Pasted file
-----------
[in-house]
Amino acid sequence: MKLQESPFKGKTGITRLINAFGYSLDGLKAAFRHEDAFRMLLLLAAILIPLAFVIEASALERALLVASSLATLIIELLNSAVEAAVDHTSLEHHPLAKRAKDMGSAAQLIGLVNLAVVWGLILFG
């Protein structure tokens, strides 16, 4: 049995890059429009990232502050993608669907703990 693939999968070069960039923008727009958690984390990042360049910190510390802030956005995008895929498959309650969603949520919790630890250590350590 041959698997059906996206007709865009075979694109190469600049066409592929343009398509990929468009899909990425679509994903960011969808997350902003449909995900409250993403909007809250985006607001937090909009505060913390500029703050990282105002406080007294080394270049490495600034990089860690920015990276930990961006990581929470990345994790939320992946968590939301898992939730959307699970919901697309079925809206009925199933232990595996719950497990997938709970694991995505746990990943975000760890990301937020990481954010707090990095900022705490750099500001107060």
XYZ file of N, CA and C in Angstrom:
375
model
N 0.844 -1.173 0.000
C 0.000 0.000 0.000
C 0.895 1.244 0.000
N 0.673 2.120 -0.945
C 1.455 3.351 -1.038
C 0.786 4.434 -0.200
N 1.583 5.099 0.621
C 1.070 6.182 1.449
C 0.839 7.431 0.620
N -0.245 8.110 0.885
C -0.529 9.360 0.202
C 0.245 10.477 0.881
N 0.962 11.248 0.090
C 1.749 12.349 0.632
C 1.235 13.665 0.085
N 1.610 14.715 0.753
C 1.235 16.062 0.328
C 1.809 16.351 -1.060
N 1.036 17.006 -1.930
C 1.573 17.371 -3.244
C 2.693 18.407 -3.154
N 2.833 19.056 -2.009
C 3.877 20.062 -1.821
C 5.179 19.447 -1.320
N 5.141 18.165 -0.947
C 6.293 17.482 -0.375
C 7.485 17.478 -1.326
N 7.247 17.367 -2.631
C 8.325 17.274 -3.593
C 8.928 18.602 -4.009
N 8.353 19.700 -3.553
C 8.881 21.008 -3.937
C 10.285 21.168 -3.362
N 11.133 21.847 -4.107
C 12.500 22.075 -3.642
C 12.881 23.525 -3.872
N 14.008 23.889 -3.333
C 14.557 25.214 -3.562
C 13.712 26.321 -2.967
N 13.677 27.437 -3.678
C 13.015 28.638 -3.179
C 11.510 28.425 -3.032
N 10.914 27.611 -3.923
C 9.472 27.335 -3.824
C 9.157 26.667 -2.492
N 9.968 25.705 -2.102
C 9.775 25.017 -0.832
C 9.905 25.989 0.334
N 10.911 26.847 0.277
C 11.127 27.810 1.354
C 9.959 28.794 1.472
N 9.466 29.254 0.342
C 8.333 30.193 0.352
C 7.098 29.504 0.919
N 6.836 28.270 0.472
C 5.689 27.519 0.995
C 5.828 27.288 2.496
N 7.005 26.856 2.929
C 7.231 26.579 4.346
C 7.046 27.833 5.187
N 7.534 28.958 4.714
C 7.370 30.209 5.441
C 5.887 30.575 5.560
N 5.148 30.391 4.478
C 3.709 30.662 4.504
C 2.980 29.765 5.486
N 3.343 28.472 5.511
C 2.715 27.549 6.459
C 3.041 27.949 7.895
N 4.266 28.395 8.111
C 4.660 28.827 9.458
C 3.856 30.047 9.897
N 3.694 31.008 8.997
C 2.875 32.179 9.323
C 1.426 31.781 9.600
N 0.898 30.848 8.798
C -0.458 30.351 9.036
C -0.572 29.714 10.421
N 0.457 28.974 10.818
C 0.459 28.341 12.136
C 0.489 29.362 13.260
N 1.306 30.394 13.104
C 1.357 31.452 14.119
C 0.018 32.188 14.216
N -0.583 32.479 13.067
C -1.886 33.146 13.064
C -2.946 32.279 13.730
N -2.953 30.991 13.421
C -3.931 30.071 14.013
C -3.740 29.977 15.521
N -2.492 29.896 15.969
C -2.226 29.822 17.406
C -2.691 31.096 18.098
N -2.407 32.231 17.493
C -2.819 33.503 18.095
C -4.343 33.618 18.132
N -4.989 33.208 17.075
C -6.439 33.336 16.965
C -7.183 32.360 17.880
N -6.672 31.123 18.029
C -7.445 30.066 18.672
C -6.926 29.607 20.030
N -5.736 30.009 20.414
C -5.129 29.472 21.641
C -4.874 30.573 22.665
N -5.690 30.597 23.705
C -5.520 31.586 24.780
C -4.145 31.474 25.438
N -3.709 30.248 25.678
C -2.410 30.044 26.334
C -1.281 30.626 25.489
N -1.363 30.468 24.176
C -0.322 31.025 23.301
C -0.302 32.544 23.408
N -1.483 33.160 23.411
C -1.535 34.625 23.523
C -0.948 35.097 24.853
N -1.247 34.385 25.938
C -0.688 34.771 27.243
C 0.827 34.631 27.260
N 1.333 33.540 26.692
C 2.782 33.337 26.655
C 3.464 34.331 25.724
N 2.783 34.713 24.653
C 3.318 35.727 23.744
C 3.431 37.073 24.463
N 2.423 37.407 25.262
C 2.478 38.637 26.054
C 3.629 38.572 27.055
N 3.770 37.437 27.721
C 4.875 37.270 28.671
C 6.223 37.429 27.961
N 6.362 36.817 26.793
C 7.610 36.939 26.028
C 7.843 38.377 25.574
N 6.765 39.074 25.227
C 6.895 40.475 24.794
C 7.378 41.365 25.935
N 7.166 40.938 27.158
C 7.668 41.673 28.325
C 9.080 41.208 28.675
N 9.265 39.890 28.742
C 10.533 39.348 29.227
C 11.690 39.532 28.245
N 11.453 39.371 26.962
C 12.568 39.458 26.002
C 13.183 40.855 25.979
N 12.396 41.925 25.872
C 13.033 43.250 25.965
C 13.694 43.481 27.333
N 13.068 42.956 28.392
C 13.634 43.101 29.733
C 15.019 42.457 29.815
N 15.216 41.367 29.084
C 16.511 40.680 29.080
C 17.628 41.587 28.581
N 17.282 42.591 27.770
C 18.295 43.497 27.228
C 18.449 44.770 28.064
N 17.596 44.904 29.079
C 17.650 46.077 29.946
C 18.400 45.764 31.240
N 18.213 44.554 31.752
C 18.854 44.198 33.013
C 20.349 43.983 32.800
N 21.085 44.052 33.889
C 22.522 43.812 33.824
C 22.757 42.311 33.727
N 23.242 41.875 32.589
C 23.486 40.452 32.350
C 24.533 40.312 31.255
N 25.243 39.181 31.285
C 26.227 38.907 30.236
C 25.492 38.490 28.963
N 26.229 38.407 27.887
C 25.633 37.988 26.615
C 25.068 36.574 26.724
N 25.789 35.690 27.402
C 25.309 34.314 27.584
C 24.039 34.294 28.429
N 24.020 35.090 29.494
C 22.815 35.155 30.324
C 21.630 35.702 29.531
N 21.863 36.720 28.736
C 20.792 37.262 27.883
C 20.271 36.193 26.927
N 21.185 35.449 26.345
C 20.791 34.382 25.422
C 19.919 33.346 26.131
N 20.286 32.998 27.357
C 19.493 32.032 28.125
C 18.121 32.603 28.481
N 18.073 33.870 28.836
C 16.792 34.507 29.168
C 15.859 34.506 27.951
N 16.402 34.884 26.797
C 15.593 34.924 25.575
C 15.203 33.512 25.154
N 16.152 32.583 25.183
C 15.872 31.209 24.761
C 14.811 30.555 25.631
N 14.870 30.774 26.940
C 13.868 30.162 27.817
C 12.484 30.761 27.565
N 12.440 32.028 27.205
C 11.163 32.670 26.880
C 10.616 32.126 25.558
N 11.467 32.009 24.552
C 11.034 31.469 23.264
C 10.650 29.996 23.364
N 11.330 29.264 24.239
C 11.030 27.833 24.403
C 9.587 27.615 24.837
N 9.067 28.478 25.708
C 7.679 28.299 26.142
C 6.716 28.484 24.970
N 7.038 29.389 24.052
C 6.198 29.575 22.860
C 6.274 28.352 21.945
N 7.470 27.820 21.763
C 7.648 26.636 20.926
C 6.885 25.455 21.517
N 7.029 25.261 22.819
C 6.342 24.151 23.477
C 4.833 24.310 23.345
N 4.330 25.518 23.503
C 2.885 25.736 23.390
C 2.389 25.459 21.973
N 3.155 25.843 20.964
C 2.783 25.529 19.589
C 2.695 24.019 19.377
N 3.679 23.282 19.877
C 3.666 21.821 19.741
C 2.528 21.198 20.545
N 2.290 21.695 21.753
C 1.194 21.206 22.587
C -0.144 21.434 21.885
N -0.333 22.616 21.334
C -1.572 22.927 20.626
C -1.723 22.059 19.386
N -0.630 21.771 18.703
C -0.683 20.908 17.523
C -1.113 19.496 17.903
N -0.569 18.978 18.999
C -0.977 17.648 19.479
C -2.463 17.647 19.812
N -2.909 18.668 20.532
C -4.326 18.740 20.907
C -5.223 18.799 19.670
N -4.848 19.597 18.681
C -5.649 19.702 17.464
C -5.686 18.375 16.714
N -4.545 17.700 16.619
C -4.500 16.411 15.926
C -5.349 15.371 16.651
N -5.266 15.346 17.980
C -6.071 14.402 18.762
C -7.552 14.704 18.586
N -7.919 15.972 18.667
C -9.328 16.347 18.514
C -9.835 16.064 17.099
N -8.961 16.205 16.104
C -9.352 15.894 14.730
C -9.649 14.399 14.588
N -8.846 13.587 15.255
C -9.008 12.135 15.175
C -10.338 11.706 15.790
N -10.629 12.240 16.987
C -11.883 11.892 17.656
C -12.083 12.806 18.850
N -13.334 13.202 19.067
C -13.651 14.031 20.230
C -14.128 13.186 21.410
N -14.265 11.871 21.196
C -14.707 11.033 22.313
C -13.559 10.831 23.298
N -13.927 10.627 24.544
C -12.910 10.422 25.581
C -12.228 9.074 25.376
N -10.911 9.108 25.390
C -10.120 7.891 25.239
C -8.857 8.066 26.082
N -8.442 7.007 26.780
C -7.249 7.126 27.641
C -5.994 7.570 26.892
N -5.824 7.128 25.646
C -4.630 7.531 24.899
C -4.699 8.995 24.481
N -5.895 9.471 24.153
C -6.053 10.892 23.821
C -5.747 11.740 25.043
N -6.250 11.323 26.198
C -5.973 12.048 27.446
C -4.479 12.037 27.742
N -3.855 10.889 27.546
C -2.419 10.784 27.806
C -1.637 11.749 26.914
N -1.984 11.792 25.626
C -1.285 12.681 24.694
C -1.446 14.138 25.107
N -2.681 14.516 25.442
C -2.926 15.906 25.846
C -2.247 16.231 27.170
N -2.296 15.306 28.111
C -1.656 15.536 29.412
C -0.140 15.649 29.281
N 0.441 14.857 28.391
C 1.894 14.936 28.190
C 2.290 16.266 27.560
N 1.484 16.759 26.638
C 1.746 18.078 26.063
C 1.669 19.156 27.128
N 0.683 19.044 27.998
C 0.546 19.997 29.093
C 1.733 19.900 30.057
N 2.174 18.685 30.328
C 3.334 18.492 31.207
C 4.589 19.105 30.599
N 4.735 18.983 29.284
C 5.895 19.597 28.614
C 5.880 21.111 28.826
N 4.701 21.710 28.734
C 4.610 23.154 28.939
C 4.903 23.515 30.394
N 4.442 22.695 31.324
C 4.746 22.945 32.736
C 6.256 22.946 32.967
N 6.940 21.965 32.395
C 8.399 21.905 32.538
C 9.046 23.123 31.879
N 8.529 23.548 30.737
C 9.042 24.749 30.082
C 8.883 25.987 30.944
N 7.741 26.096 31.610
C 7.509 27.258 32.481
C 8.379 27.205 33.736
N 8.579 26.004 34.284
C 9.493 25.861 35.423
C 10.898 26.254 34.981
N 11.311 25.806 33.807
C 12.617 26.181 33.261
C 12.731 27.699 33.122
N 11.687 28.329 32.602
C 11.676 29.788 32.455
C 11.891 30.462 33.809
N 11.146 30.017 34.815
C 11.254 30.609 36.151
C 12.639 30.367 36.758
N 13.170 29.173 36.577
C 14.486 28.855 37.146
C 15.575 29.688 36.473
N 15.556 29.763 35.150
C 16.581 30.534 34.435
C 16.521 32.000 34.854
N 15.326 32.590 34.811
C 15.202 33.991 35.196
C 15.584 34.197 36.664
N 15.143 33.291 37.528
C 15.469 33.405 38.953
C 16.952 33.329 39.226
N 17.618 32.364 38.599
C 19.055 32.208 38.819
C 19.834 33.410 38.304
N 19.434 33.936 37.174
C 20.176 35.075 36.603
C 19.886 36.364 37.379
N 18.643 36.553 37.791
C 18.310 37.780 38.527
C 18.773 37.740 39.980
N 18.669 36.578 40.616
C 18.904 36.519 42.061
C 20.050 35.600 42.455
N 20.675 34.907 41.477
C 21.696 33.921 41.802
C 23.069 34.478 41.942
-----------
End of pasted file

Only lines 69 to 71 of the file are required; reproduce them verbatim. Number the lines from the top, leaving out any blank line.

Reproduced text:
C 5.887 30.575 5.560
N 5.148 30.391 4.478
C 3.709 30.662 4.504